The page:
However such libertarians converge or diverge on the political prowess freedom of religion should acquire in both the public and private sphere, the fact remains that religious freedom per se has emerged an inalienable right. The Peace of Westphalia 1648 sparked an unprecedented global recognition and respect of differing beliefs, entrenching such semantics into internationally acclaimed Human Rights Instruments such as the 1945 United Nations Declaration of Human Rights (UNDHR), the 1950 European Charter of Human Rights (ECHR) and the 1966 International Covenant for Civil and Political Rights (ICCPR); thus enshrining freedom of religion as of the hallmarks of contemporary liberal democracies post-1945.
1.2 The Secular versus Sacred Debate
In spite of the globalisation of human rights, which has irrevocably shaped international, supranational and national policies concerning the liberty of each citizen primarily of the West; the case to suggest that freedom of religion is no longer the pinnacle of other inalienable rights continues to gain ground. Leading sociologists of religion, Grace Davies (2000) and Peter Berger (1997 ) fundamentally argue that religion is now obsolete across Western societies, more so in the region of Europe than anywhere else in the globe and therefore the historical necessity to discuss and deliberate the position religion should hold in the private and/or public spheres is now virtually non-existent in Europe today.
Furthermore, Mills (1959) establishes a correlation between the process of European industrialisation and the permeation of secularisation. The key tenets of urbanisation, rationalism and bureaucratisation during the industrial period, leads Mills (1959) to surmise:
Once the world was filled with the sacred in thought, practise and institutional form. After the Reformation and Renaissance, the forces of modernisation swept across the globe and secularisation; a corollary historical process loosened the dominance of the sacred. In due course, the sacred shall disappear altogether, except, possibly in the private realm. (Mills 1959: 33)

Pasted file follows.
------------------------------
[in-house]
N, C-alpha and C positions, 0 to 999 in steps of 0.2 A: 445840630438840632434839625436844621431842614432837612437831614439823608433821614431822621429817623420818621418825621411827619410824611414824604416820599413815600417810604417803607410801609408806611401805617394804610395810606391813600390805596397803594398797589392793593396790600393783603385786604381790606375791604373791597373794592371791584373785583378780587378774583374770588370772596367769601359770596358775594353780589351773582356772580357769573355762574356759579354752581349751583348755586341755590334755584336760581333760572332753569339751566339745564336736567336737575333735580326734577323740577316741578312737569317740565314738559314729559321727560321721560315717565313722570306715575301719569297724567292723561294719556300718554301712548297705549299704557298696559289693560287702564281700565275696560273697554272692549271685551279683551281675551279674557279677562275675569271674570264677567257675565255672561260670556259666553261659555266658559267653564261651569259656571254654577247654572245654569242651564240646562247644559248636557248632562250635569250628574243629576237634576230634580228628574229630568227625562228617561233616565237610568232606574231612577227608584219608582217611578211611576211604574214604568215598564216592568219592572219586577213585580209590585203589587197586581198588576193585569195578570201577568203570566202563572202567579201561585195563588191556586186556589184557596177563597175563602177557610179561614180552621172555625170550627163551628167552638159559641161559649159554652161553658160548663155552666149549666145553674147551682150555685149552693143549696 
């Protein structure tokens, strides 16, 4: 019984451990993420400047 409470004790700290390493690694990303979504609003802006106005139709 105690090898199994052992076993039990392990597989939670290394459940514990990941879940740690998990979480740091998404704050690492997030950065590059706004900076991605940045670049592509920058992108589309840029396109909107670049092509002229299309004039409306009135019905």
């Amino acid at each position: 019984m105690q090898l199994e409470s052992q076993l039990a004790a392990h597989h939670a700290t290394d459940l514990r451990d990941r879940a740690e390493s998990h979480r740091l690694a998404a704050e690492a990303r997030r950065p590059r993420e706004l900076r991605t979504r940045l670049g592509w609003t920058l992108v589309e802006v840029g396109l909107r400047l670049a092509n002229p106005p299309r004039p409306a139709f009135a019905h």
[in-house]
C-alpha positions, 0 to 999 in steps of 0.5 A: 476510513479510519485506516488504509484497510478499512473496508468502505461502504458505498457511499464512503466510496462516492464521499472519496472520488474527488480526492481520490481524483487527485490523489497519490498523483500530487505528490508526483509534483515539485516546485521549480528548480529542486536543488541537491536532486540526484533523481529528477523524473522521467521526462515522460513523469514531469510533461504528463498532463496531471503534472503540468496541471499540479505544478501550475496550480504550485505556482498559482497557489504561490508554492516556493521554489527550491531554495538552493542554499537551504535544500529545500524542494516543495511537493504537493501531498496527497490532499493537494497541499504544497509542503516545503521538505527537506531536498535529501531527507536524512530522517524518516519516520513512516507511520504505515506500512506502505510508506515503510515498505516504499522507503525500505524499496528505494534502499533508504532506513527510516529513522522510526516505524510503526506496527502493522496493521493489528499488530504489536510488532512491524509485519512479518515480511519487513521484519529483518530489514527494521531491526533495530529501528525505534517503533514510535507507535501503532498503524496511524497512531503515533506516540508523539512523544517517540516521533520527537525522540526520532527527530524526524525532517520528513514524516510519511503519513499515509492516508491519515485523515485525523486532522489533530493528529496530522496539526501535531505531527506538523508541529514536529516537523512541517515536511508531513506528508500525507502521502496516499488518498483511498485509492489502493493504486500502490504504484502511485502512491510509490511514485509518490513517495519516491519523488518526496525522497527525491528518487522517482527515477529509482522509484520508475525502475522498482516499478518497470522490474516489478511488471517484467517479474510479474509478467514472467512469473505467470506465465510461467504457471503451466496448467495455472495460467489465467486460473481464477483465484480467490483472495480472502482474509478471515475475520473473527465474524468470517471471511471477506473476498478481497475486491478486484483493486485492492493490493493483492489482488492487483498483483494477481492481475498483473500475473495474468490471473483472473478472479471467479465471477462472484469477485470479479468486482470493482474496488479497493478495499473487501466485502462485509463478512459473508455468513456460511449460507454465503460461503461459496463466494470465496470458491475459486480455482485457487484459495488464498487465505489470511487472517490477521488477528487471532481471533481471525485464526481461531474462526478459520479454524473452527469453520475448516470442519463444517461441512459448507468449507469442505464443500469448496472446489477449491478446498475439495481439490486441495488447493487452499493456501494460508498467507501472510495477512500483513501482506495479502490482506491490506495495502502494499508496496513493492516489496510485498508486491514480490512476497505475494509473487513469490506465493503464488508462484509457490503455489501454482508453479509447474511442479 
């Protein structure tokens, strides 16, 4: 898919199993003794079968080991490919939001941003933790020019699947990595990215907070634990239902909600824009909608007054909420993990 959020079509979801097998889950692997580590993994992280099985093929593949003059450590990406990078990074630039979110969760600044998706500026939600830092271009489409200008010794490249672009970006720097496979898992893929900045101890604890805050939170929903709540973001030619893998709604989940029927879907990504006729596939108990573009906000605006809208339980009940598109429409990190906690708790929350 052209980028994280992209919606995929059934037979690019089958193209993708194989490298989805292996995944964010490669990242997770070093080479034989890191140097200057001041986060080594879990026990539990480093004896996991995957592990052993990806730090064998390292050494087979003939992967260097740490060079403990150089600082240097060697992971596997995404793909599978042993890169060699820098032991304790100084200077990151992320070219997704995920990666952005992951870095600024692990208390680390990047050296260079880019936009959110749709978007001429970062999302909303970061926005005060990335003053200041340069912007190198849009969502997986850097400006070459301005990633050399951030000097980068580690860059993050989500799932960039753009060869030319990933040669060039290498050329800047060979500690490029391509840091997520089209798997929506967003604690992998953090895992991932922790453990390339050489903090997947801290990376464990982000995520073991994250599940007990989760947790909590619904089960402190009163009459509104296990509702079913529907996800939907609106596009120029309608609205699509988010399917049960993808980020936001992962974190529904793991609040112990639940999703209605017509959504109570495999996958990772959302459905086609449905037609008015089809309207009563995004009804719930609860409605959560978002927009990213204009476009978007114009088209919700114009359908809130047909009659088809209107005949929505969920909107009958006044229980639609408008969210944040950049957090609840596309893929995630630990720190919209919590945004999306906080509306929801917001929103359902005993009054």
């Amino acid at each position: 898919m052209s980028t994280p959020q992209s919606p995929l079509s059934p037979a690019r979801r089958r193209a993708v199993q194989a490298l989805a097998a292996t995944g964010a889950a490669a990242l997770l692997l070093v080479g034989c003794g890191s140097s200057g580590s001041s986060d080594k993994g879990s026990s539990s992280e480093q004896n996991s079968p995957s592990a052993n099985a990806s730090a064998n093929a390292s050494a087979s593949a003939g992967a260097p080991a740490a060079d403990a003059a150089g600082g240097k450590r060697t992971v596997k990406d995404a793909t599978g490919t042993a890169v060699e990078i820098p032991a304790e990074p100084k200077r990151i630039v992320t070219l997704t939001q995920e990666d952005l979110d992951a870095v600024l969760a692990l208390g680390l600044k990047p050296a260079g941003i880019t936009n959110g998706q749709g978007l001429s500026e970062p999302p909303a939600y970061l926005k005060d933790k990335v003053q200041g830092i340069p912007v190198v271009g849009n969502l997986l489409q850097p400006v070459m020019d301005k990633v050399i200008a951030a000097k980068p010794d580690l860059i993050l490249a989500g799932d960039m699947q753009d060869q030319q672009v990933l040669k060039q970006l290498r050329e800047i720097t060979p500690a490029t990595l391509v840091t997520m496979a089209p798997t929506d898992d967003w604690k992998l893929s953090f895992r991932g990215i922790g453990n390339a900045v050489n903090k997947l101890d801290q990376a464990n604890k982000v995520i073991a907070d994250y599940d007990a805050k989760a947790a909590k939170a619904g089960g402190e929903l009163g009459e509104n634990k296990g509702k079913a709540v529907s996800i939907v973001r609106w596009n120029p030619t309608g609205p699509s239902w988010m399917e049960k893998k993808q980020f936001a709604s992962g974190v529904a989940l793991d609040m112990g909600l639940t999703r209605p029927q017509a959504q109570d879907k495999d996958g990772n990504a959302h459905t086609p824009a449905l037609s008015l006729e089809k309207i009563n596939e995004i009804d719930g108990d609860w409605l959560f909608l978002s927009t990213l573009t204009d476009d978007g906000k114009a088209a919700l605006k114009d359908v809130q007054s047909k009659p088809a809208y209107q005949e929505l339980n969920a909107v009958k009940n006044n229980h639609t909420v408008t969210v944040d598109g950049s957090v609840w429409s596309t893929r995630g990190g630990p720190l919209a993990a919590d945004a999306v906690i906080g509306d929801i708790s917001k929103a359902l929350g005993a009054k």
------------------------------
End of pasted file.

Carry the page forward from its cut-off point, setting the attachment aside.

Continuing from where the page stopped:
Mills (1959) echoes the work of the ‘seminal social thinkers of the nineteenth century, such as Auguste Comte (1851) , Max Weber (1930 ) , Karl Marx (1844) and Sigmund Freud (1927) ‘ (Norris, Inglehart 2006:223). All believed that religion would gradually fade in importance and cease to be significant with the advent of industrial society. The case for religious diminution is evidenced by the rise of empiricism and the development of scientific knowledge, consequently providing answers at a time where a deity or superstitious beliefs would otherwise suffice.
Moreover, Davies (2000 ) and Berger (1997 ) develop Weber’s (1930) notion of the secular Weltanschauung , or ‘secular worldview’ through their posit of the secularisation thesis, whereby the onset of European modernity inevitably led to the decrease in public and institutionalised Christianity; to the extent that ‘religion in Europe is like an iceberg, most of what is interesting is under the water and out of view’ (Davies 2003 ). Davies’ (2003) notion of believing without belonging or the privatisation of religious belief is evident through the separation of church and state throughout Europe, the emergence of secular, bureaucratic states and push for secularity within the socio-political framework of the European Union.
Davies ( 2000) labels Christianity in Europe a ‘vicarious religion’ (2000:1), where there is a ‘decline of institutional belief against an otherwise global trend of sustained or increased religiosity’ (Finke, Stark 2000: 79); feeding into the wider concept of European exceptionalism. Pellivert (2008) hails the work of religious sociology on the secularisation thesis as ‘widely acknowledged as a thorough and accurate explanation of current change in European religion’ (Pellivert 2008: 25).